Sunday, 27 September 2009

Eye candy

While talking about dialogue-heavy scenes recently, I went over some of the ways to make the action and conversation in the scene more interesting, but I didn't discuss how to ensure there's visual interest.

This scene is of Estelle's father and Jack's colonel honing their shooting skills by taking potshots at empty champagne bottles. (Before clay pigeons, glass bottles really were used for this, though not usually ones with Moet et Chandon written on the side.)

So what have we got here? A high angle close-up of Lord Deerdand aiming straight at the "camera". Reverse that for a wide angle as he shoots. Close on the bottle shattering. Two-shot of them ducking shards of glass. New angle two-shot past Lord Deerdand as he breaks open his gun. Pull out to show the gamekeeper setting up another bottle in the foreground while the conversation continues in the background. Then a high angle looking down on them.

If you jumped the camera around like that in a movie, people would have epileptic fits. But in a comic it's essential. If you just had half a dozen panels that kept more or less the same angle on the characters, your reader would lose interest even if the dialogue was by Tarantino. So instead you go for a mix or close-ups, long shots, high and low angles, and cutaways to keep the eye from getting bored.

Rules can, of course, always be broken, but this one only if you deliberately have a sequence of panels where you keep almost exactly the same view. For example, two guys sitting on a park bench:

Panel 1: no dialogue
Panel 2: first guy says, "It's nice here, isn't it?"
Panel 3: no dialogue
Panel 4: second guy says, "As nice as anywhere, I guess."

Well, that's a style that suits a certain kind of comic. But notice it only works if you keep the exact same angle throughout. When you have two consecutive panels that are closely but not quite the same shot, it doesn't come across as a stylistic effect, it just looks wrong. In cinematography this is the 30-degree rule: in two consecutive shots, the angle on the main character should always change by more than 30 degrees. (The jump cut is an exception, though between two comic panels a jump cut looks a zoom anyway.)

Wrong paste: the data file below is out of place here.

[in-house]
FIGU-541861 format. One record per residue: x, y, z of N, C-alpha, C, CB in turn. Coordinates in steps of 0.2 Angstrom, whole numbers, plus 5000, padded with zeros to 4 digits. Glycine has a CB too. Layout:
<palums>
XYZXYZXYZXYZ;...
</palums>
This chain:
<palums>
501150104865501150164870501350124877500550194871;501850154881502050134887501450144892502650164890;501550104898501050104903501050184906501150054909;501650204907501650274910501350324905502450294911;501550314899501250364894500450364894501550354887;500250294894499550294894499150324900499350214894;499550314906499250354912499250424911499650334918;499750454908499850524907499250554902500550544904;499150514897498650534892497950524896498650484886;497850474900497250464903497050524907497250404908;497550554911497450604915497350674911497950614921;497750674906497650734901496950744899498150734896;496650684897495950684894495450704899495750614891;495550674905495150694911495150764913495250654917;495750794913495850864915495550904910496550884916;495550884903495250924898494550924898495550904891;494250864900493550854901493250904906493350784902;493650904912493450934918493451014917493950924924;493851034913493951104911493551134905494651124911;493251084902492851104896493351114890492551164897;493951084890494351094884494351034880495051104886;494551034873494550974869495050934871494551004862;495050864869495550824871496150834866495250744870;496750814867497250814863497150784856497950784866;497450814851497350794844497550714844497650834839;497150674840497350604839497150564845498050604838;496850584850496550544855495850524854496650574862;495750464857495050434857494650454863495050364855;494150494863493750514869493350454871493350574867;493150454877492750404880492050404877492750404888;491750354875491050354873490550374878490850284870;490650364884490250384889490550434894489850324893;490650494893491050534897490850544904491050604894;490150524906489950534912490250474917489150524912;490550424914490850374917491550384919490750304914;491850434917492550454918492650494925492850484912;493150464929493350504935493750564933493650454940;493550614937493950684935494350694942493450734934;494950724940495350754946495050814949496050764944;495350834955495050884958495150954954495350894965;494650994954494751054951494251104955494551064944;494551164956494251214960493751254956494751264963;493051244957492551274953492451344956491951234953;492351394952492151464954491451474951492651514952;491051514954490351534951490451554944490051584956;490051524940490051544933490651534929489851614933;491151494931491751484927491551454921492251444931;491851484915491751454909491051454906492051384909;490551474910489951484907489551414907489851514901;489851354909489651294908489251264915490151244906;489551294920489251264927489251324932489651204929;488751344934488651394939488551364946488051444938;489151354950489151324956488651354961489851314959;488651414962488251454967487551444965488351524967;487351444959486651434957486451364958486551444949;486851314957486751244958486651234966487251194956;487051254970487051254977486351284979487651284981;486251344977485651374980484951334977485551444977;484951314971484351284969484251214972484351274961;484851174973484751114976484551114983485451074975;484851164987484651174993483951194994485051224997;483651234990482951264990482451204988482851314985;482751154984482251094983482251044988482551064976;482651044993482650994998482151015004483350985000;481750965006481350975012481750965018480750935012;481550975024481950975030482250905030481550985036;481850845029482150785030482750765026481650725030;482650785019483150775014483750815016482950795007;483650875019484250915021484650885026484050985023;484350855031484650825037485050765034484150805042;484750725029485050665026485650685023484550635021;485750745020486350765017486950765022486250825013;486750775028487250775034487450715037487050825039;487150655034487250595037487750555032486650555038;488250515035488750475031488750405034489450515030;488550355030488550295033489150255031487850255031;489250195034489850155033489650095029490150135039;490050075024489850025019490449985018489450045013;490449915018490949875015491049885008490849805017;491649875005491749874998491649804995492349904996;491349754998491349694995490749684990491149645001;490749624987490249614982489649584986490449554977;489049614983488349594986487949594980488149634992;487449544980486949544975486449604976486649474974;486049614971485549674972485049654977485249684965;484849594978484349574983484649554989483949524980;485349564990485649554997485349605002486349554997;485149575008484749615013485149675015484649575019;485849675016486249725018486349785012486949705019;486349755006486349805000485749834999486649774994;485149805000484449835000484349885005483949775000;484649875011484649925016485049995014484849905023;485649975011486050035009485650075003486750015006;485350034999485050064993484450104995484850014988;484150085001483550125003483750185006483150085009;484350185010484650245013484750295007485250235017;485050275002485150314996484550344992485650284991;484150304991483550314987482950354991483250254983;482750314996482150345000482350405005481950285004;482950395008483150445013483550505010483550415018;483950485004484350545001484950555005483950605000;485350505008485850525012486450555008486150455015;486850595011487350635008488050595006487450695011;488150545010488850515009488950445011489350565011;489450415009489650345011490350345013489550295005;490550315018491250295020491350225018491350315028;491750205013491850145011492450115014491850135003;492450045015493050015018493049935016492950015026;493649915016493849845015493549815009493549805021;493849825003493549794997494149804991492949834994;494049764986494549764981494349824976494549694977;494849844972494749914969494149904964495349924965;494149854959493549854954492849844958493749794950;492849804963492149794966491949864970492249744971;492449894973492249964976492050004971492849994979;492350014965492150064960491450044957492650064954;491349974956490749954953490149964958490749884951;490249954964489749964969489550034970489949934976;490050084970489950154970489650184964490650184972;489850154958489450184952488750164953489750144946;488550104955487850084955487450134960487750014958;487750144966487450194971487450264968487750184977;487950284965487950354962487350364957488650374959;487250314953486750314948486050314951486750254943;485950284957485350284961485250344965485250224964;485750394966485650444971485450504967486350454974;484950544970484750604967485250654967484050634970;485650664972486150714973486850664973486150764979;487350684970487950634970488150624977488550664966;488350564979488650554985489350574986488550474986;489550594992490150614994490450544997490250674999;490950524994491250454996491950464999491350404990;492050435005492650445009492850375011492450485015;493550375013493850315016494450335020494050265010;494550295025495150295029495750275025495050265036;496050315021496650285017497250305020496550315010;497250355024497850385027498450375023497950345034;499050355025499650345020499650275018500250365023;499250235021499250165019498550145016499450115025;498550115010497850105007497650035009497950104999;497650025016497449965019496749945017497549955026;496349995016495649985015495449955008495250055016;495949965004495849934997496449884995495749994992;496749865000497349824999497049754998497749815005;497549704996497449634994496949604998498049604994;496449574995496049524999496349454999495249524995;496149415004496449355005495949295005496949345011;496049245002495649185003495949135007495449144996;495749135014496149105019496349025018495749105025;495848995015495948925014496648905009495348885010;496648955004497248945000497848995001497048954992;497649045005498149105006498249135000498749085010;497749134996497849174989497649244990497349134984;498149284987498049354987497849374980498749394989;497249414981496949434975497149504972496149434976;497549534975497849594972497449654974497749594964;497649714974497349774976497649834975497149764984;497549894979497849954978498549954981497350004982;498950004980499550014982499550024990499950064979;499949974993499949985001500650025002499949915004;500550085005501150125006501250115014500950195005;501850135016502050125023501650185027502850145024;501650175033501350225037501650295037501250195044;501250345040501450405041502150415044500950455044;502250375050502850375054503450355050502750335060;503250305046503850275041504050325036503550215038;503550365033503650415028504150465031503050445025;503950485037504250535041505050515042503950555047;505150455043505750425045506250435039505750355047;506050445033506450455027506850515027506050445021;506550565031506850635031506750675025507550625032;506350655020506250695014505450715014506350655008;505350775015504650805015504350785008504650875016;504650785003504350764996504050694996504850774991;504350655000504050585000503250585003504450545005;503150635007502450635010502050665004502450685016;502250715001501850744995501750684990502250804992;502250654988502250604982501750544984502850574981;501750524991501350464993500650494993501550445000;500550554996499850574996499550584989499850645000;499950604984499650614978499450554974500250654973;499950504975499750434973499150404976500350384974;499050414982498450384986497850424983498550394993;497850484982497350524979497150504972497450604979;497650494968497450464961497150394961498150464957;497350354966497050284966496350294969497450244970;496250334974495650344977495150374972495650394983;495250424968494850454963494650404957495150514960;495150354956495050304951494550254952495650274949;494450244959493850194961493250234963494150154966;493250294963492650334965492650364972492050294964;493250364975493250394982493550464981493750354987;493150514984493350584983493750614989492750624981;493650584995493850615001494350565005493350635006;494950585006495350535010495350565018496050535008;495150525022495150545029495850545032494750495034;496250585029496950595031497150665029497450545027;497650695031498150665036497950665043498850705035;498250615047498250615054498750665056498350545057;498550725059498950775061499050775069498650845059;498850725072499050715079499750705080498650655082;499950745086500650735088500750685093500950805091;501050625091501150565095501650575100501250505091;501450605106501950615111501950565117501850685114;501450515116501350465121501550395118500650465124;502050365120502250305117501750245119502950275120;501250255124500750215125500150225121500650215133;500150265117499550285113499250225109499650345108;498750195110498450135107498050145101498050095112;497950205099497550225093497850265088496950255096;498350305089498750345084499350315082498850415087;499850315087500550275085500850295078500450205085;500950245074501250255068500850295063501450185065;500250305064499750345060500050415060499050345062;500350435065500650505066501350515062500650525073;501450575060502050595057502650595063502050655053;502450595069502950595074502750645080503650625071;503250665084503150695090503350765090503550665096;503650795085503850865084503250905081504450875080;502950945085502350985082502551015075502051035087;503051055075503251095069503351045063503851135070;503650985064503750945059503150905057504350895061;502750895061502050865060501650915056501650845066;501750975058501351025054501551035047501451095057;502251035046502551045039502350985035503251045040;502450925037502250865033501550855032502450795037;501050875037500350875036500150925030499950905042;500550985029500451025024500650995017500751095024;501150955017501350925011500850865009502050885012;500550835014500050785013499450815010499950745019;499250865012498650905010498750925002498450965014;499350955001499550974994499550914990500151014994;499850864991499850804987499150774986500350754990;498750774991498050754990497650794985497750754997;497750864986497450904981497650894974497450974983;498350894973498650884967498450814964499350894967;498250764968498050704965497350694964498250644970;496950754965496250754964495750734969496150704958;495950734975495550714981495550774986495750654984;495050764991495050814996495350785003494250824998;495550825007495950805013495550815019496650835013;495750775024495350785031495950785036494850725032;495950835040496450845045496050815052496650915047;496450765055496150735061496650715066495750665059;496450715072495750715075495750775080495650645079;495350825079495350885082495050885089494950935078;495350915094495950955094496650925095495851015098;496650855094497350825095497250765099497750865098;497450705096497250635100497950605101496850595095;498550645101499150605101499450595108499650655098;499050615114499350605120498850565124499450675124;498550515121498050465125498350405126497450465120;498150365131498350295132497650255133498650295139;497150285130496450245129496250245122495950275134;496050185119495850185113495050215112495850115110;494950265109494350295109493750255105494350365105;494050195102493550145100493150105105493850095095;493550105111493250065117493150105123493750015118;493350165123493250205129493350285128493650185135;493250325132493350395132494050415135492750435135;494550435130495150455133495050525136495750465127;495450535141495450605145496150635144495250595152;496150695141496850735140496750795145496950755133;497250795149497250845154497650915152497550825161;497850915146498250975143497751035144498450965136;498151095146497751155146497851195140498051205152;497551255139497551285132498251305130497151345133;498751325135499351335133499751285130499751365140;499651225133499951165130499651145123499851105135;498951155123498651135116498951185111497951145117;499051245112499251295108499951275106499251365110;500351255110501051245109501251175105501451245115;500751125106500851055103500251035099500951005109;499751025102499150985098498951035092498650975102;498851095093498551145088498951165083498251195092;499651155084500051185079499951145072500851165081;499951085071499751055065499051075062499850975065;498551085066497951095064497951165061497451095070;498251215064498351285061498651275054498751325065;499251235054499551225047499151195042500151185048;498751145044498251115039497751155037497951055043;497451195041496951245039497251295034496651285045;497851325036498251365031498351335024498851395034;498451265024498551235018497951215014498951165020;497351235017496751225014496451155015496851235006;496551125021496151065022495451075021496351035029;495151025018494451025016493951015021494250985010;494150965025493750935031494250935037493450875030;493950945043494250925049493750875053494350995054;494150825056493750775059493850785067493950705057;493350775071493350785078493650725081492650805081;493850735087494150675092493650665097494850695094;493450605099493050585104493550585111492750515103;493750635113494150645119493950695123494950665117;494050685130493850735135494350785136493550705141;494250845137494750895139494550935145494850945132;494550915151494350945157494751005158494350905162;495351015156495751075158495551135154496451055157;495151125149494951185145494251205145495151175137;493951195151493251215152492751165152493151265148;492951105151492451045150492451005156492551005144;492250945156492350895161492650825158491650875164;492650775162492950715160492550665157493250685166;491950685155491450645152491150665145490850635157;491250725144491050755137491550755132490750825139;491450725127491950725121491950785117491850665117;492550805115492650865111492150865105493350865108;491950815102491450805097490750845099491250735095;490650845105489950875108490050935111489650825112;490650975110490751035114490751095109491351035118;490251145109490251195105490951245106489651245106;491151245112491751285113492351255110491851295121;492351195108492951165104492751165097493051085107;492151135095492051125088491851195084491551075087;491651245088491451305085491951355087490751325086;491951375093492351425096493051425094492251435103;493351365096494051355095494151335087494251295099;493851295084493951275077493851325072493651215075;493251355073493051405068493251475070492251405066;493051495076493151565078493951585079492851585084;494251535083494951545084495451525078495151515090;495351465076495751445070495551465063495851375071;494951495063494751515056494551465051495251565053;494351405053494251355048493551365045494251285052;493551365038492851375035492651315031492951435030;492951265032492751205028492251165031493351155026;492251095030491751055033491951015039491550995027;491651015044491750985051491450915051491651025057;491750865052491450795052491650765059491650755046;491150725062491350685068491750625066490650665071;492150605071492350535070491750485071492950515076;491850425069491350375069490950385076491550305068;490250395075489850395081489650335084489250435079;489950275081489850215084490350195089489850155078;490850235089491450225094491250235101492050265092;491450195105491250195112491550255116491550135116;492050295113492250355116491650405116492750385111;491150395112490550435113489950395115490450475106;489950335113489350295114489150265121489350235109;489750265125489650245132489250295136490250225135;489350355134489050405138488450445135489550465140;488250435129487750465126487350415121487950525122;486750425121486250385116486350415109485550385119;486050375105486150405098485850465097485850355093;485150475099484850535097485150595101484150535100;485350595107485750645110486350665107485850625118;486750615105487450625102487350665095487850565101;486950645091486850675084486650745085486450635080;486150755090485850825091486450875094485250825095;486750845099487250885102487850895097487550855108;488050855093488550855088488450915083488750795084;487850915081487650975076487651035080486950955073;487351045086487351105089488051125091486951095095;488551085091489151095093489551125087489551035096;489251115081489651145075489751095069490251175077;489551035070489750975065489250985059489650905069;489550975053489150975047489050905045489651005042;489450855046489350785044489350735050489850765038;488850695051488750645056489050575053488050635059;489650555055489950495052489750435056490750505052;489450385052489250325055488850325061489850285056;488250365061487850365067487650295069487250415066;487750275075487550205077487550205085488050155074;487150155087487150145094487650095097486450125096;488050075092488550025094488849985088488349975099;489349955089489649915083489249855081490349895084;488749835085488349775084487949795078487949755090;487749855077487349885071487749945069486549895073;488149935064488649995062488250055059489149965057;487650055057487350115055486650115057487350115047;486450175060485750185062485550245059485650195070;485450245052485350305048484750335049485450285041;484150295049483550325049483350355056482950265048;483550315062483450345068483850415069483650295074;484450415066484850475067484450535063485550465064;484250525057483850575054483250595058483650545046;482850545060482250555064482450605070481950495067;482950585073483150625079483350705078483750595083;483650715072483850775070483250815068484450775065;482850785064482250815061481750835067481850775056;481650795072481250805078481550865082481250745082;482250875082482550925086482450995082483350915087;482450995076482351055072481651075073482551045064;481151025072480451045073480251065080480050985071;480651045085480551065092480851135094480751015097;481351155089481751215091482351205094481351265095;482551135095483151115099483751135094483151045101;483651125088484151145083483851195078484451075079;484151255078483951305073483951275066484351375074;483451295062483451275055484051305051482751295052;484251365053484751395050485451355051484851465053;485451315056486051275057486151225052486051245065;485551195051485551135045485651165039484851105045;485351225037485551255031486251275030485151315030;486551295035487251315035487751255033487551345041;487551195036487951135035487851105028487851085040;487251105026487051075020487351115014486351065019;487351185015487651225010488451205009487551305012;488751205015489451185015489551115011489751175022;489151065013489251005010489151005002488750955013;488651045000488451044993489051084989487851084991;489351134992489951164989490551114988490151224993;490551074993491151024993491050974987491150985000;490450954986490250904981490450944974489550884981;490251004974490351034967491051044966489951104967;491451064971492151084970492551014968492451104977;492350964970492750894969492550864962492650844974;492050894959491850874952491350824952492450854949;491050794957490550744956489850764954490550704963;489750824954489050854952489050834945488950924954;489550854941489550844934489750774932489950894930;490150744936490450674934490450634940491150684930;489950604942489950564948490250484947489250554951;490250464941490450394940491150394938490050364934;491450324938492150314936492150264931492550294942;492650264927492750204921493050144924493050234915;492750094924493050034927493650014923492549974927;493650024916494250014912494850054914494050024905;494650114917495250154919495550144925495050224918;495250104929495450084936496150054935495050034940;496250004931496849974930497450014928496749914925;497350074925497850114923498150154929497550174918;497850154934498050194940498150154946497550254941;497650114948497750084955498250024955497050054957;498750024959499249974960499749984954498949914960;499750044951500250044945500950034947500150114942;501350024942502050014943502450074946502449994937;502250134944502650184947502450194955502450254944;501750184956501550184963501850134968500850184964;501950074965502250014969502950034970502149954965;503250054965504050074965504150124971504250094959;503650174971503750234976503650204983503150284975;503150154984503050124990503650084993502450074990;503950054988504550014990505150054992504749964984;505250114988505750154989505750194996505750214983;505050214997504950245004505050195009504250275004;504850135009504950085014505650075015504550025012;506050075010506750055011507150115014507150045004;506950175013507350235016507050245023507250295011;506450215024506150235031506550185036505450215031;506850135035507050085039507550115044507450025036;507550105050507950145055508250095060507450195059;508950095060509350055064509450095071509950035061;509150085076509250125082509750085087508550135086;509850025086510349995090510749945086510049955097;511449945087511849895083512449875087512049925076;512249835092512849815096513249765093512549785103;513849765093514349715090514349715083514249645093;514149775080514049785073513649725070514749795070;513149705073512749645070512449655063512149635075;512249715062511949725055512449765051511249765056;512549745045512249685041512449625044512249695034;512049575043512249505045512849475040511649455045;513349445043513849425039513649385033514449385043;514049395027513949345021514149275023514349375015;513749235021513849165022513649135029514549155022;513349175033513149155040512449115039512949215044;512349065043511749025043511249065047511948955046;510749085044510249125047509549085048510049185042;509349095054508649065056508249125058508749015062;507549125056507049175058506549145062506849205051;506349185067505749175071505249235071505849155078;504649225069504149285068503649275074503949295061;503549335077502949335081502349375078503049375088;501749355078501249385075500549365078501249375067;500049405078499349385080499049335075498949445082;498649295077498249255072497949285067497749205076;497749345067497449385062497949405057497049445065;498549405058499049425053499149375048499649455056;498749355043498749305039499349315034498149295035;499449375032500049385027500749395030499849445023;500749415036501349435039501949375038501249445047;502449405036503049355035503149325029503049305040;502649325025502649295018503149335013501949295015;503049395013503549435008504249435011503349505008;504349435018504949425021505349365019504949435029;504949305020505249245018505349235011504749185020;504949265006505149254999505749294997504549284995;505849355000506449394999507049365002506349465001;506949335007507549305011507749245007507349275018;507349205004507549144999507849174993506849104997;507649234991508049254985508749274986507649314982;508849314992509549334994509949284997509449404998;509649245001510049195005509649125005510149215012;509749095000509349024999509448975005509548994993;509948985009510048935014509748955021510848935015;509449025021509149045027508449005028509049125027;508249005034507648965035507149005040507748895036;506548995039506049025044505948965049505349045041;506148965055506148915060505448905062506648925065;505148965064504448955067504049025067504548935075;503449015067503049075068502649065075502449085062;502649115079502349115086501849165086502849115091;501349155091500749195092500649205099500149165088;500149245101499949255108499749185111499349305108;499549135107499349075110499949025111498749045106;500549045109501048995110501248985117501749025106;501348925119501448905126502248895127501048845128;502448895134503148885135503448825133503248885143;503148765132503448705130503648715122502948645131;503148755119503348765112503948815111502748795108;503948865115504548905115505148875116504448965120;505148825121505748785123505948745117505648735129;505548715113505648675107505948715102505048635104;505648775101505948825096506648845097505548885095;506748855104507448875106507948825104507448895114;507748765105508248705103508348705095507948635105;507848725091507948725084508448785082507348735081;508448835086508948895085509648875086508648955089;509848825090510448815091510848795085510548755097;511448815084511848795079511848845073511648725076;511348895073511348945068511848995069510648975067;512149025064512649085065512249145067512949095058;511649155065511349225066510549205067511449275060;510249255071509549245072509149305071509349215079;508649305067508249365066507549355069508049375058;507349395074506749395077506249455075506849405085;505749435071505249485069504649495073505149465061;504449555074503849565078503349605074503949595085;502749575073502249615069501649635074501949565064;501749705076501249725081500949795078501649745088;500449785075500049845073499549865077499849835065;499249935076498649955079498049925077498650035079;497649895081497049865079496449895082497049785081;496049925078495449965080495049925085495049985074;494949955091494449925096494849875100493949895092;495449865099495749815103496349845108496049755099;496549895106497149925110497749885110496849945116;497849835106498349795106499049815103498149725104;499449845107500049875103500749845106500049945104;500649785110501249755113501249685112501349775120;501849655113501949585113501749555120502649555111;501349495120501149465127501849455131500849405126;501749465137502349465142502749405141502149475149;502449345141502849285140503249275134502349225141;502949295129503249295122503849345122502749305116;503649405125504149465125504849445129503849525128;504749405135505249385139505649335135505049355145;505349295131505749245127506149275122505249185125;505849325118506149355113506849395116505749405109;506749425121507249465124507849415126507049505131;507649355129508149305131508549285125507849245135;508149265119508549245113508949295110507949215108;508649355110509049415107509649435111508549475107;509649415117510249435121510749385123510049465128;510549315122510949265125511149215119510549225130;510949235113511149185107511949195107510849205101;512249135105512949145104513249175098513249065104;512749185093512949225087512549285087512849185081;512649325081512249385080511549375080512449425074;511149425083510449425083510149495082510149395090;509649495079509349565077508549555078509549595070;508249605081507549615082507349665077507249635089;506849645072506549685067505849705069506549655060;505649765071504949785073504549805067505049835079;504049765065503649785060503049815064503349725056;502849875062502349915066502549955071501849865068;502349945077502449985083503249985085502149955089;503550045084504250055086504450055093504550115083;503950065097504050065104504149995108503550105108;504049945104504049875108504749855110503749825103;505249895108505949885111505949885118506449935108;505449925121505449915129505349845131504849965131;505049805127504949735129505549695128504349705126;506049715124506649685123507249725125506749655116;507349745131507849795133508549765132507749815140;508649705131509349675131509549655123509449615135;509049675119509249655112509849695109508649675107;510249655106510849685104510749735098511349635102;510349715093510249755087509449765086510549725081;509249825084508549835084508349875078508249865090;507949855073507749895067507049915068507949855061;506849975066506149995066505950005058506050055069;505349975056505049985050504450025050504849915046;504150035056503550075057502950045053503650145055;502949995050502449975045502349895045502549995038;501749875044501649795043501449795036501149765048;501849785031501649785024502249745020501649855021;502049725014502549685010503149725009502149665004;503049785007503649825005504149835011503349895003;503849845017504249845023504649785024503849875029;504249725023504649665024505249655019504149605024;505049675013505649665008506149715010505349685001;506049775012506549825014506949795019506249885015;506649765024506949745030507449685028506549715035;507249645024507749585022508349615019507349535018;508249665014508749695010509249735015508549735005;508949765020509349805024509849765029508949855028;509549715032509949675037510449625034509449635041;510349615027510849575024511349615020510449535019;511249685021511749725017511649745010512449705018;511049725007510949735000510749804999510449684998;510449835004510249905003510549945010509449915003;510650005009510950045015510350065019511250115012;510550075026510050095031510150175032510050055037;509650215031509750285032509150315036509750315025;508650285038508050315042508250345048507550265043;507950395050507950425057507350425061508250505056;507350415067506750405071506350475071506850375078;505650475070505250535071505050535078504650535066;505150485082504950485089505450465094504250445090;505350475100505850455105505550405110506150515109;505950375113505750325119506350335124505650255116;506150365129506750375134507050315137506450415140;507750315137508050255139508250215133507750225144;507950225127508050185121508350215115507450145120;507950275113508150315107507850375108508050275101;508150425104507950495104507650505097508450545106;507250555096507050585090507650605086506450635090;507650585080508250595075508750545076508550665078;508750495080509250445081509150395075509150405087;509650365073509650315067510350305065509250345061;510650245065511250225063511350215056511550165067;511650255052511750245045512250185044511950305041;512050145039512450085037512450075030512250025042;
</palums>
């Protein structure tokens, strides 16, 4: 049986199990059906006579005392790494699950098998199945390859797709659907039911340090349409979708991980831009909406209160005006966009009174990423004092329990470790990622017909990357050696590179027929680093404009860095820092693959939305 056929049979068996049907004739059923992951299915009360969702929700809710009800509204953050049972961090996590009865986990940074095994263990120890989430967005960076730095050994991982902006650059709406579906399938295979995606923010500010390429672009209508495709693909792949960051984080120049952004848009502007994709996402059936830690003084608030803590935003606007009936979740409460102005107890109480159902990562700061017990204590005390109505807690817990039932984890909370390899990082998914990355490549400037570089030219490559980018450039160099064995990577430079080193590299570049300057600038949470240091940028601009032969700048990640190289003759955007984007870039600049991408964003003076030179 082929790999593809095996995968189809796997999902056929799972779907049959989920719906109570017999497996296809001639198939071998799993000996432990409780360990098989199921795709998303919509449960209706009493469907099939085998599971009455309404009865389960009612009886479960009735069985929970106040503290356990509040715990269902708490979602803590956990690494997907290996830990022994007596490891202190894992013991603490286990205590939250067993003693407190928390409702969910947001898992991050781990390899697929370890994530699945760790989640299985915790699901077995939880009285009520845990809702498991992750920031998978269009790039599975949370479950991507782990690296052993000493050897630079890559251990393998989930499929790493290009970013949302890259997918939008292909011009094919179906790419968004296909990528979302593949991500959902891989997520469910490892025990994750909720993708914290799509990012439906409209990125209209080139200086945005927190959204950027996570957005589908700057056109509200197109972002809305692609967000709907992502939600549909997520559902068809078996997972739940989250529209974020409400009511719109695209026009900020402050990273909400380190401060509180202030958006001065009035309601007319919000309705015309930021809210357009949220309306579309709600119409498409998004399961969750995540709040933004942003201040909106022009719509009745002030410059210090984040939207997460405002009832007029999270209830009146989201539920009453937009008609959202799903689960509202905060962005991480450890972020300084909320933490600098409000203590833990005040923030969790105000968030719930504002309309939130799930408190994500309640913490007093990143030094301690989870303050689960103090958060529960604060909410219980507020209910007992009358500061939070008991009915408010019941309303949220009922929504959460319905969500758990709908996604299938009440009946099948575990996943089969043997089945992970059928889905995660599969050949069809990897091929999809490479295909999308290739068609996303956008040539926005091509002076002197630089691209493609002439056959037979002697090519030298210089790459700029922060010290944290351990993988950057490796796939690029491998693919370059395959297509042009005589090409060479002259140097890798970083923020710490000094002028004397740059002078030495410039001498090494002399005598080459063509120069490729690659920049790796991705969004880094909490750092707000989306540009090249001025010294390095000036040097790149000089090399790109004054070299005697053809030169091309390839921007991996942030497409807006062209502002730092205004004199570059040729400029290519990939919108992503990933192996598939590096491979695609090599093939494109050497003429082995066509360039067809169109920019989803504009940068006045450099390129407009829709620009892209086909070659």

On the following page, incidentally, there's a big panel that shows us where Deerdand and Griffin are standing in the grounds of Dunsayn Manor:

Providing an establishing shot like that is not always essential, but if you skimp on establishing shots too much it creates a sense of disorientation. Try watching too many episodes of Beauty & the Beast or Alias season 1 and you'll see what I mean. I often prefer to come into a scene on a tight shot and leave the establishing shot for a page or more, as here, and that's just a style choice.


  1. Another trick is to put the horizon at an angle to the frame borders. Best used sparingly in movies, but you can't overuse it in comics and it gives a lot of dramatic impact, especially in a panel with a lot of movement.

    1. Absolutely. "Dutch tilt" works well whether the turmoil you're trying to convey is physical action or inner conflict (the latter for example in the closing reel of Brief Encounter.)

      More on that here:

  2. What about crossing the axis of action?

  3. You mean the 180-degree rule? That's true for movies, but comics are not cinema. You can jump the viewpoint from one side of characters to the other and it doesn't disorient the reader the way it would a person watching a movie.

    One reason is that you are "leaning forward" to read a comic. Watching a movie, cuts are passive; you don't know when they're coming up. In a comic, you know you're moving to a new panel.

    When should you break the 180-degree rule? It can actually help create the sense of proximity to the action in a fight, or when a character moves suddenly. I'm not saying do it all the time, but don't get hung up on it.